A Finn in America ponders the luxury of enjoying life

Anu Partanen is the author of “The Nordic Theory of Everything: In Search of a Better Life,” comparing everyday life in the US and the Nordic region.

When an American friend of mine moved from New York City to Helsinki, he knew what to expect. He had visited Finland often, he enjoyed Helsinki’s manageable size, and he knew that the winters can be tough. Yet there was one thing that worried him: the low level of Finnish salaries.

The annual median wage for full-time workers in Finland is only 36,000 euros (about 43,000 dollars). This might not seem low in many places in the world, but for an educated professional hailing from one of the world’s big financial centres, it means a serious pay cut. My friend was used to salaries in New York City, and while New York certainly has its share of minimum-wage workers earning much less, corporate professionals such as lawyers, financiers and sales executives usually make at least 100,000 dollars a year. Finnish salaries can’t really compete. Yet my friend from New York soon discovered that the income loss was less dire than he’d expected. The reason was simple: in Finland, he didn’t spend any money.

He laughed as he said this. Of course, he did have to spend some money. Housing in Helsinki can be absurdly expensive, and food is costly compared to many other places. But there was a deeper truth to what he was saying.

For example, in New York City the average annual cost of childcare for an infant is 16,000 dollars. That’s above-average for the US, but in more than half of American states, the cost still tops 10,000 dollars, and in Washington, DC, it’s even higher, at 22,000 dollars. In Finland, every child in the entire country is guaranteed a spot in a high-quality, public daycare centre, where children play outside most of the day supervised by expertly trained and well-educated staff. Families pay for this service on a sliding scale according to their income. The maximum amount anyone – no matter how wealthy – has to pay comes to 3,480 euros (approximately 4,100 dollars) per year.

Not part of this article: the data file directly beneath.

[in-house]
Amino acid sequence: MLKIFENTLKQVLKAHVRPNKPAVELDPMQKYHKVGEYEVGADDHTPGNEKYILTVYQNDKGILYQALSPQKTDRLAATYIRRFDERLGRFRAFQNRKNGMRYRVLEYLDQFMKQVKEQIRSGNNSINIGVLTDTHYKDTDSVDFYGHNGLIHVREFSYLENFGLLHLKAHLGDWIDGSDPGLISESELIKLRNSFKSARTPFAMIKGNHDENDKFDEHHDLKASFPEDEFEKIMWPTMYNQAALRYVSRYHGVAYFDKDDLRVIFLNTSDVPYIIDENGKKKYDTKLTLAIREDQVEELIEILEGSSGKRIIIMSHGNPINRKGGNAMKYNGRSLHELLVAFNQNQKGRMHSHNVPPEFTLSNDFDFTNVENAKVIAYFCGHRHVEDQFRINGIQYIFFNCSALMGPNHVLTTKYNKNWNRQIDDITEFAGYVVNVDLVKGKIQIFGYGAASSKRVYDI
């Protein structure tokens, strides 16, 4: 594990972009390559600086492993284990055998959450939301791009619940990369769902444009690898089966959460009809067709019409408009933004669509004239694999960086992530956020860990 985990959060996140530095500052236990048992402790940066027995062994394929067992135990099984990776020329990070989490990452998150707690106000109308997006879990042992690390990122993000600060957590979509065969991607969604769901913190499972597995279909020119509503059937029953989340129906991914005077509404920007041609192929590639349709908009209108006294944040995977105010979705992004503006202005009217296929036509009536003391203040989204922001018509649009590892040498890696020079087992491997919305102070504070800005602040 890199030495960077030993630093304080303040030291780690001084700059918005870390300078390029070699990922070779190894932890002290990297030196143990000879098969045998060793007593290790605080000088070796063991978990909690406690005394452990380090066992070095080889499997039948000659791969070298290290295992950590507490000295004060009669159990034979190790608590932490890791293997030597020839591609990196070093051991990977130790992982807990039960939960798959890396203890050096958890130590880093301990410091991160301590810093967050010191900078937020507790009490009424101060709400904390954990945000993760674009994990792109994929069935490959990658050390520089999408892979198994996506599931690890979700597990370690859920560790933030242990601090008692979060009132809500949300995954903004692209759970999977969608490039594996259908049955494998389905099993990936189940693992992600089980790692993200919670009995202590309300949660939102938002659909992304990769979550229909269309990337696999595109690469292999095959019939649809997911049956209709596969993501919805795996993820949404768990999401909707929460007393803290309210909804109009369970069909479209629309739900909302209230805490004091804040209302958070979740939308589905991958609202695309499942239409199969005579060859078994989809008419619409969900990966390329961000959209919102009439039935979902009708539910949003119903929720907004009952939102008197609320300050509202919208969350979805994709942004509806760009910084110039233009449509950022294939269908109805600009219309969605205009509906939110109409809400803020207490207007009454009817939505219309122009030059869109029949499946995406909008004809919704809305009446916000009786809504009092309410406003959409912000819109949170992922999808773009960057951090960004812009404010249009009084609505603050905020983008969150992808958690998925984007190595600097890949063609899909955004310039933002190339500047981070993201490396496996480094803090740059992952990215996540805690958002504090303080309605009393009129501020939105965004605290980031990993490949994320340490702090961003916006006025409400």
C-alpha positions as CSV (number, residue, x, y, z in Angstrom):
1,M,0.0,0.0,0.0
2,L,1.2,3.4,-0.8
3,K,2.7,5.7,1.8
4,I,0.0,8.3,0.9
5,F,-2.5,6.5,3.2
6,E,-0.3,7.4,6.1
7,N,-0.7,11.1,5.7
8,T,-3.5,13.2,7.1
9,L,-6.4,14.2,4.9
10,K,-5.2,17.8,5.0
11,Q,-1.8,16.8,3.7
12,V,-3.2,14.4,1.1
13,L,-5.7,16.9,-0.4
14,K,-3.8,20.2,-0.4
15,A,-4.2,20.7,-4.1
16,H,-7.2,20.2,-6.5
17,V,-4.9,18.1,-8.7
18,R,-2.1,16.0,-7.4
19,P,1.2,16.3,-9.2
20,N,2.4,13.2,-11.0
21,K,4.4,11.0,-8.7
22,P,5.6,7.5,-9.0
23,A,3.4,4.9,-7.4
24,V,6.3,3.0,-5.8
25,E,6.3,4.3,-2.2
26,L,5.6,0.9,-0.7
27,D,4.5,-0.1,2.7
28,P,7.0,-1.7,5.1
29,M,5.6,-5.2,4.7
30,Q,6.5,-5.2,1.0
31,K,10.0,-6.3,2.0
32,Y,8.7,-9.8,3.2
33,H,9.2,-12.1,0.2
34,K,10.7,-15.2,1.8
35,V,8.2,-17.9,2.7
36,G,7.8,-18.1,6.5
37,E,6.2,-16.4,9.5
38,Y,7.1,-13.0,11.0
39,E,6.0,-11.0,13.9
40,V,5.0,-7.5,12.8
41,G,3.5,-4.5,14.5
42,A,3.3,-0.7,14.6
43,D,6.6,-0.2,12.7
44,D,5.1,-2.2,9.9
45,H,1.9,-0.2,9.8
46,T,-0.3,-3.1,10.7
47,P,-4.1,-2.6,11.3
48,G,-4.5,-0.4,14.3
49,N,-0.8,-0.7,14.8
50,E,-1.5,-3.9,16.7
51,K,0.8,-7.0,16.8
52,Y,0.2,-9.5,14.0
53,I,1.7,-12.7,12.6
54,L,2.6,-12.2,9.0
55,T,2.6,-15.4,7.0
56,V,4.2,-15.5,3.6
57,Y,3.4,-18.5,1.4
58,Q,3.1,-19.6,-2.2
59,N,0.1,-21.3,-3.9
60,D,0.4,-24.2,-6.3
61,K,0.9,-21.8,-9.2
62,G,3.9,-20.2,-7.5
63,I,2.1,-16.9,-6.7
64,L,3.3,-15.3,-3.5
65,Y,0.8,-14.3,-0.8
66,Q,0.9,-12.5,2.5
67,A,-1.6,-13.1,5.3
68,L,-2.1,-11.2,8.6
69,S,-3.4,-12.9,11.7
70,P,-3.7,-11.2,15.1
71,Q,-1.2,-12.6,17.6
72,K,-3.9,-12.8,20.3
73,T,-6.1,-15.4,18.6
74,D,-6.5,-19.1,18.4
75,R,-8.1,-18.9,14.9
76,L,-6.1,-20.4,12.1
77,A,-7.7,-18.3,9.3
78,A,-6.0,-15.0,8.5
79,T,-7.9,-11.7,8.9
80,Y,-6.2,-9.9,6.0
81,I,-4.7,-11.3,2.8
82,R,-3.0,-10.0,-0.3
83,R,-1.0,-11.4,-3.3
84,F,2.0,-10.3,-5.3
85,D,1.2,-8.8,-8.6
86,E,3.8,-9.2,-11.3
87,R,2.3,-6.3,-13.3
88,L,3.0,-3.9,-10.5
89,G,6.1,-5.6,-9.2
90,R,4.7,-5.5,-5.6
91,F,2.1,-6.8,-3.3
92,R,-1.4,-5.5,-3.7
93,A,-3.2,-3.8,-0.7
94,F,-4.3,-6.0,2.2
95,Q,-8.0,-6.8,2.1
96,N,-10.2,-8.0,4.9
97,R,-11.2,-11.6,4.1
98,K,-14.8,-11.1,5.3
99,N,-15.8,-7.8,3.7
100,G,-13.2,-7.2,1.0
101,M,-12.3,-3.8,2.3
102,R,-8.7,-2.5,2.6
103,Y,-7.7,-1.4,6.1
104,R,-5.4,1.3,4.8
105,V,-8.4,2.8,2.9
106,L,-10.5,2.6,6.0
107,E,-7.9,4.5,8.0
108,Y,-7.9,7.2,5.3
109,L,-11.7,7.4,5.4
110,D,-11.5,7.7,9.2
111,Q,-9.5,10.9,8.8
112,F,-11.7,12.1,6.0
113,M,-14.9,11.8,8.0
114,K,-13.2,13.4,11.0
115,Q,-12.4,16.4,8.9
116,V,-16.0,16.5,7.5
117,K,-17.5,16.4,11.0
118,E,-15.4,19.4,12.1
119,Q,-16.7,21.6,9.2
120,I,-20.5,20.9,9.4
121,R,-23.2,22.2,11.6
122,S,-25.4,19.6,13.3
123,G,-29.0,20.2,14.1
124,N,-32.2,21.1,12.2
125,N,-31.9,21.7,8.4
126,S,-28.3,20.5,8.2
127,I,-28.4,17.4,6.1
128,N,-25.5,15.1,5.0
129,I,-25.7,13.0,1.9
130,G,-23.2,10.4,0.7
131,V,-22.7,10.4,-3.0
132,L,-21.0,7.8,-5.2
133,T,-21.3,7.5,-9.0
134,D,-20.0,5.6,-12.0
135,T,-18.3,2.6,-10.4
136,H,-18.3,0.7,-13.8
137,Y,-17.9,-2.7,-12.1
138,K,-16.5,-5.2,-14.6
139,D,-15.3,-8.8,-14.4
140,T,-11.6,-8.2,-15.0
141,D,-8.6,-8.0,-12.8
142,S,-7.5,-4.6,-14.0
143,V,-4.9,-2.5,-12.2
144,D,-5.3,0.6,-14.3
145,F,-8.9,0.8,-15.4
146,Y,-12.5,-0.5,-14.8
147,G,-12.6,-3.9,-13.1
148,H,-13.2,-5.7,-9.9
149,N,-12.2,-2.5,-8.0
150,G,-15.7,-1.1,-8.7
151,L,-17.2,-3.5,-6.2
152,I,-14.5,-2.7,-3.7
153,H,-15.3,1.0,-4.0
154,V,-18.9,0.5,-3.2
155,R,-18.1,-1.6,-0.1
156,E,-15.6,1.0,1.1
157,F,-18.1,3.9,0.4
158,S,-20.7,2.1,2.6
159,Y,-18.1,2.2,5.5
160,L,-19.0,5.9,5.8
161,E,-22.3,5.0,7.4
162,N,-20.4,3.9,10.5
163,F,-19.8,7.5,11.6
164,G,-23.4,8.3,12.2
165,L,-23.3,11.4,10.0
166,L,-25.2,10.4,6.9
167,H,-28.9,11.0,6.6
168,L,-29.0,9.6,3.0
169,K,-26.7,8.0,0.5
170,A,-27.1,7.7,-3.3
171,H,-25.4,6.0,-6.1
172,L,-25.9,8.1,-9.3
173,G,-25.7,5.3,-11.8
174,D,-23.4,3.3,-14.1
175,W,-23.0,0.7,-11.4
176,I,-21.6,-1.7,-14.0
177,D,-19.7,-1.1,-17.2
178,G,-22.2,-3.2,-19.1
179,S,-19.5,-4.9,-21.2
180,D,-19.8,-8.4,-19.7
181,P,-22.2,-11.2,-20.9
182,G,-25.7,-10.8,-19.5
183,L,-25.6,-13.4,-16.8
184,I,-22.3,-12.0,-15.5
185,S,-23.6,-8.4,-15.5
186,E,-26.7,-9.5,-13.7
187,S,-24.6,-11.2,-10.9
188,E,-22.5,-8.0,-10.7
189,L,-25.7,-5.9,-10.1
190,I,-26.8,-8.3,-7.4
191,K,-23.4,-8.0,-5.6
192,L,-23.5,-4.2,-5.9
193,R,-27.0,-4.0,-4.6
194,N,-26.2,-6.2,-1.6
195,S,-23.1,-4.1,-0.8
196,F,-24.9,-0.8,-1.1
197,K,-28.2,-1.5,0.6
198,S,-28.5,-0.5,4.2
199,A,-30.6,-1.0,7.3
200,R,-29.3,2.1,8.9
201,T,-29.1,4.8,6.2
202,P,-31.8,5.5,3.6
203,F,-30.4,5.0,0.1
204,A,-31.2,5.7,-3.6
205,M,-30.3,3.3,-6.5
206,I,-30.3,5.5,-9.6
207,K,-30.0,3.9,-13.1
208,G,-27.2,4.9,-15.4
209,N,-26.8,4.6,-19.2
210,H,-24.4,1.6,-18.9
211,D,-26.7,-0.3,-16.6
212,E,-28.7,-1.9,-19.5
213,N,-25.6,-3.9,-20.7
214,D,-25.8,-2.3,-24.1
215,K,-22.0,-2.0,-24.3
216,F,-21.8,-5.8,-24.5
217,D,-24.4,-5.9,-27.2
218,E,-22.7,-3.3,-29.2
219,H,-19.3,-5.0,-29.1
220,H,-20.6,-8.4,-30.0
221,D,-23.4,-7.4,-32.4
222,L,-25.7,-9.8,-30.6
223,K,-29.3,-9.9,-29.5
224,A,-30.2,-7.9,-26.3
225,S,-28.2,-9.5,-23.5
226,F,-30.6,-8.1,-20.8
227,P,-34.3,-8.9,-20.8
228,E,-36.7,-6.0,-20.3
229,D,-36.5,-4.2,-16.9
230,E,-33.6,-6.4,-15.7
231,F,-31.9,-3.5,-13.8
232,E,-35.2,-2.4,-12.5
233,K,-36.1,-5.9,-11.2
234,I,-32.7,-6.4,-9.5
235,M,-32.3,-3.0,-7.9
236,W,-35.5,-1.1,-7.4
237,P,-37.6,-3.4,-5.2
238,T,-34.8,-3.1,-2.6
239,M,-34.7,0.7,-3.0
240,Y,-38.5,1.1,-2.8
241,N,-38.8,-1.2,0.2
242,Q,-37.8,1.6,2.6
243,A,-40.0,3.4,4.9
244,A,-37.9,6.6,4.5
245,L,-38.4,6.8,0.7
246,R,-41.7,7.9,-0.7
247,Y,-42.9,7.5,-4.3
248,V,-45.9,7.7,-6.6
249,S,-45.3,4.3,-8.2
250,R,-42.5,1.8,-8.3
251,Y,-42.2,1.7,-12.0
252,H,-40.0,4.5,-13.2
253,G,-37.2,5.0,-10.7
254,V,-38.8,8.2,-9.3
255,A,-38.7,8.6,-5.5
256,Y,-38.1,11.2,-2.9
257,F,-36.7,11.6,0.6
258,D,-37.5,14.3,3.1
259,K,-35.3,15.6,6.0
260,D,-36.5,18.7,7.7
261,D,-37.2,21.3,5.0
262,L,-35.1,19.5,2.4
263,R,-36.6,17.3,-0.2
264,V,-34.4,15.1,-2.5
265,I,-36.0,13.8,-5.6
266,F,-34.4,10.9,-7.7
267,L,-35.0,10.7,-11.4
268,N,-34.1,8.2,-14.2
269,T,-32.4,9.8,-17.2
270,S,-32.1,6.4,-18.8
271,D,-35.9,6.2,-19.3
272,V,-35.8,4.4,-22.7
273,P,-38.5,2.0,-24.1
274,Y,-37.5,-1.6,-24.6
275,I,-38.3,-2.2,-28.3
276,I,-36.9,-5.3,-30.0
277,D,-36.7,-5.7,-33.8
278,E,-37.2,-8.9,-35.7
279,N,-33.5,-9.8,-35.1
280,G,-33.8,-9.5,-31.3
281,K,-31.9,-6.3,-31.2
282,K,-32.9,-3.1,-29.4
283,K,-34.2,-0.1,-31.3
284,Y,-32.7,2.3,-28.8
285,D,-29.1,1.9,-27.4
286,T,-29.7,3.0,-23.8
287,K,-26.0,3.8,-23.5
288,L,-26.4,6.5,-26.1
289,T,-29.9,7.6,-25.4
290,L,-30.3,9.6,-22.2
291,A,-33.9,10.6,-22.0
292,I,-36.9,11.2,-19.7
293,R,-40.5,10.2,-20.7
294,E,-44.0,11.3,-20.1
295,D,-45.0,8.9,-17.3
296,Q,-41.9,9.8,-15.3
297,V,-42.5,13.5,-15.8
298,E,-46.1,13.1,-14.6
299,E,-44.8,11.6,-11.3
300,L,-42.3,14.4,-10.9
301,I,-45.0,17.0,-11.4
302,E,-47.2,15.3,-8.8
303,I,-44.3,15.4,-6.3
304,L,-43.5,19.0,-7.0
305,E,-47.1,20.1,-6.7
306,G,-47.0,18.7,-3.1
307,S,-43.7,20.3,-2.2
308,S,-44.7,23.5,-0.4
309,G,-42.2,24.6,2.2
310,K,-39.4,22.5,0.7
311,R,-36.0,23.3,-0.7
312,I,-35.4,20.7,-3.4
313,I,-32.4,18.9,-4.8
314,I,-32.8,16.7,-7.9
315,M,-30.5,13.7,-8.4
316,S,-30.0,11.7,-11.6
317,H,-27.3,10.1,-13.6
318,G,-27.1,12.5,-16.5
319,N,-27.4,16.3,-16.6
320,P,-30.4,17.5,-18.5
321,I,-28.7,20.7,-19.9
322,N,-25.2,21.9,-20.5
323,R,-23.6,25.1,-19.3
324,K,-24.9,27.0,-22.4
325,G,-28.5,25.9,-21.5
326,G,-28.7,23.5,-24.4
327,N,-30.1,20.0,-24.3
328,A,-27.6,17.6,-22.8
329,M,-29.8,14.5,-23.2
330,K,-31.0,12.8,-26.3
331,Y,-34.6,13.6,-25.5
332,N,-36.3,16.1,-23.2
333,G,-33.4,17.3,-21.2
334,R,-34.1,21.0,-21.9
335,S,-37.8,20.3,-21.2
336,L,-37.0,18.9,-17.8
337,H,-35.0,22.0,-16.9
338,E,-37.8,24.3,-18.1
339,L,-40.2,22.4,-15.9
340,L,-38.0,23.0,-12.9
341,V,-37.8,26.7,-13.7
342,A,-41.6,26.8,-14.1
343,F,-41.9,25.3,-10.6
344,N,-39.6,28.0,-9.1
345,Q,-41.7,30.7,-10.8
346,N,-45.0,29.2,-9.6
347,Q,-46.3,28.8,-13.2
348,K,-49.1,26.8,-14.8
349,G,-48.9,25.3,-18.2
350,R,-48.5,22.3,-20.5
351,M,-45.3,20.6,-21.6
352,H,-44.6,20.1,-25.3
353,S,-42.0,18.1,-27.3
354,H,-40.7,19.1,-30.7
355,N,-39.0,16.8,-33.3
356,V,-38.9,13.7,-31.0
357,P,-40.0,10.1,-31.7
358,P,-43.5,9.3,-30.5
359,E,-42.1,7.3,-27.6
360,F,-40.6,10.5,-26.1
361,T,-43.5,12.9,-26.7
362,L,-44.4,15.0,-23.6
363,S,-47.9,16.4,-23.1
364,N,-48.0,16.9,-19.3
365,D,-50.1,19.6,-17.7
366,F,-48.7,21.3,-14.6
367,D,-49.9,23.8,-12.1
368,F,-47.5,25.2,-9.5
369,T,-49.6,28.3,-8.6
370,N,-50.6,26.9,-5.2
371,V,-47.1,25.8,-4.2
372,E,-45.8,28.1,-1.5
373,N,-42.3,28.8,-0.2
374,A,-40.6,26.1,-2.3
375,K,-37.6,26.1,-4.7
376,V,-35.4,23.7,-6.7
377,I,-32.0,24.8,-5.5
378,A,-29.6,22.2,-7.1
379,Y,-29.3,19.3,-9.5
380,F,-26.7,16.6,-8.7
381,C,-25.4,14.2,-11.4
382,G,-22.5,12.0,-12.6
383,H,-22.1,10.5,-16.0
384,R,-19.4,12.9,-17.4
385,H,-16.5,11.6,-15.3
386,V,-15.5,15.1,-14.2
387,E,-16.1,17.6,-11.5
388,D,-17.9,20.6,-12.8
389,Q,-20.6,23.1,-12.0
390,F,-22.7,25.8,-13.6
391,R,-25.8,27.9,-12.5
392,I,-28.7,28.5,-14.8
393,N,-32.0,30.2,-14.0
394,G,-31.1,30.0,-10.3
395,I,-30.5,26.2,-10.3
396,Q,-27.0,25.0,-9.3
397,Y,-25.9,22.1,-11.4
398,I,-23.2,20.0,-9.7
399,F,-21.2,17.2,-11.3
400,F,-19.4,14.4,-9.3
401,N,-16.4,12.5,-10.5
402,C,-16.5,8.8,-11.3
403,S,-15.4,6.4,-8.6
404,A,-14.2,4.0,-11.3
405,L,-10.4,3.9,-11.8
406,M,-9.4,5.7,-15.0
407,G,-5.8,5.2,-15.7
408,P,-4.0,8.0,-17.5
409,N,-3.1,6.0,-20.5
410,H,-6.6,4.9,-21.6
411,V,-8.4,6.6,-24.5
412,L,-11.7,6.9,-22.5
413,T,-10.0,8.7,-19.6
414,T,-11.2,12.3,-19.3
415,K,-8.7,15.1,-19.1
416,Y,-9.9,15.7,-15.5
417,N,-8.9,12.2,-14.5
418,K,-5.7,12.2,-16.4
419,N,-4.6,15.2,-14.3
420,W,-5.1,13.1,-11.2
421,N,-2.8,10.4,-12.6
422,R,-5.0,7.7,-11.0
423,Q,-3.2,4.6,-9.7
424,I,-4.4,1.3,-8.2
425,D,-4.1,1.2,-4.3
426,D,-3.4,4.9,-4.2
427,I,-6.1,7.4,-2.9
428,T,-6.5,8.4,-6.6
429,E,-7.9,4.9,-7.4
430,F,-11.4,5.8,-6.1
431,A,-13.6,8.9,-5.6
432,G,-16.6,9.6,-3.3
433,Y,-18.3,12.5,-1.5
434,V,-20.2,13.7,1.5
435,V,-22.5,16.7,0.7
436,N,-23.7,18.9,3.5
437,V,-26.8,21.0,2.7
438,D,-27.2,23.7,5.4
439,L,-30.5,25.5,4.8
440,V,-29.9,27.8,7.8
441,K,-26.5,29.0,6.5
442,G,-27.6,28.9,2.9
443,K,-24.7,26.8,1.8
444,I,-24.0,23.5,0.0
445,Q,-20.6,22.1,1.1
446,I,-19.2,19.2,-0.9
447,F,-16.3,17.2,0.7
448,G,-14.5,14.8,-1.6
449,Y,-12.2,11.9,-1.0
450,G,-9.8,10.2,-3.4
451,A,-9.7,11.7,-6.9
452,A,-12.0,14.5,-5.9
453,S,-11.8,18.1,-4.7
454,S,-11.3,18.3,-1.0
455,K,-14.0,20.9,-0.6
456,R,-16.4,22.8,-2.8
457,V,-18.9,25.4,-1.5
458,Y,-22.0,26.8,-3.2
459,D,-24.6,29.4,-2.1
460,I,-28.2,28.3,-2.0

In the US, new parents must not only pay for expensive daycare, but must also start saving for the future education of their child. Average tuition fees plus room and board at a private nonprofit four-year college in the US will come to about 45,000 dollars a year. In Finland, a university education is free of charge for all Finnish and EU citizens, and the government grants students a monthly stipend to help with living costs.

Falling in love with Nordic ideals

In the US, healthcare is one of the biggest expenses for families. In Finland, healthcare is funded through taxes, with patients paying only small contributions. Care for children and pregnant women is mostly free. Annual out-of-pocket costs are capped at 690 euros (815 dollars) per year. Once a patient reaches that limit, most care is free.

My friend was discovering that, while educated Americans may earn salaries that appear high at first glance, securing these basic services can cost an American family tens, if not hundreds, of thousands of extra dollars per year in after-tax money. In a country like Finland, such services are just like the fire department; you pay your taxes and you’re done. Finnish taxes are proportional to income, and income tax also tends to be lower than most outsiders assume. (A Finnish median wage earner can expect to pay about a quarter of their income in taxes.) As a result, even a seemingly small salary in Finland will take you far.

People around the world have fallen in love lately with a Nordic ideal that is often referred to by the Danish term hygge – spending cosy time with family and friends, and not working yourself to death in pursuit of higher salaries. [Editor’s note: Even more recently, the Finnish word sisu has been attracting renewed attention abroad.] It is often left unsaid that Nordic people can afford to enjoy their lives this way because their societies have chosen to provide some of the more complicated, expensive, and essential needs of life – daycare, education, healthcare, and the like – as universal goods. This means that people don’t have to spend their own time researching and securing such services, and everyone can receive these basic goods regardless of their income level. It also means the same services are used by the wealthy and the middle-class alike, which helps keep quality high.

Now that my friend is settled in Finland with a job and a new-born child, he considers it a great deal. It’s not about how much money you make. It’s about what that money will buy you.

Top three things that work great in Finland

  • Biking
    In Finland bike lanes are usually separated from cars and often run along waterways or through patches of woods, even in cities. Commuting doesn’t get much better than riding your bike along the seashore.
  • Daycare
    Finns are known to be quick to complain if public services don’t live up to their standards, but most praise their children’s joyful, activity-filled days in public daycare centres as sources of true happiness.
  • Winter traffic
    Driving in sleet, hail, and snow is difficult everywhere and Finns suffer accidents and delays under such conditions like everyone, but returning to Finland after years abroad, I’m always amazed by how well Finns handle winter traffic. Life goes on, just like it does in the summer.

By Anu Partanen, ThisisFINLAND Magazine 2018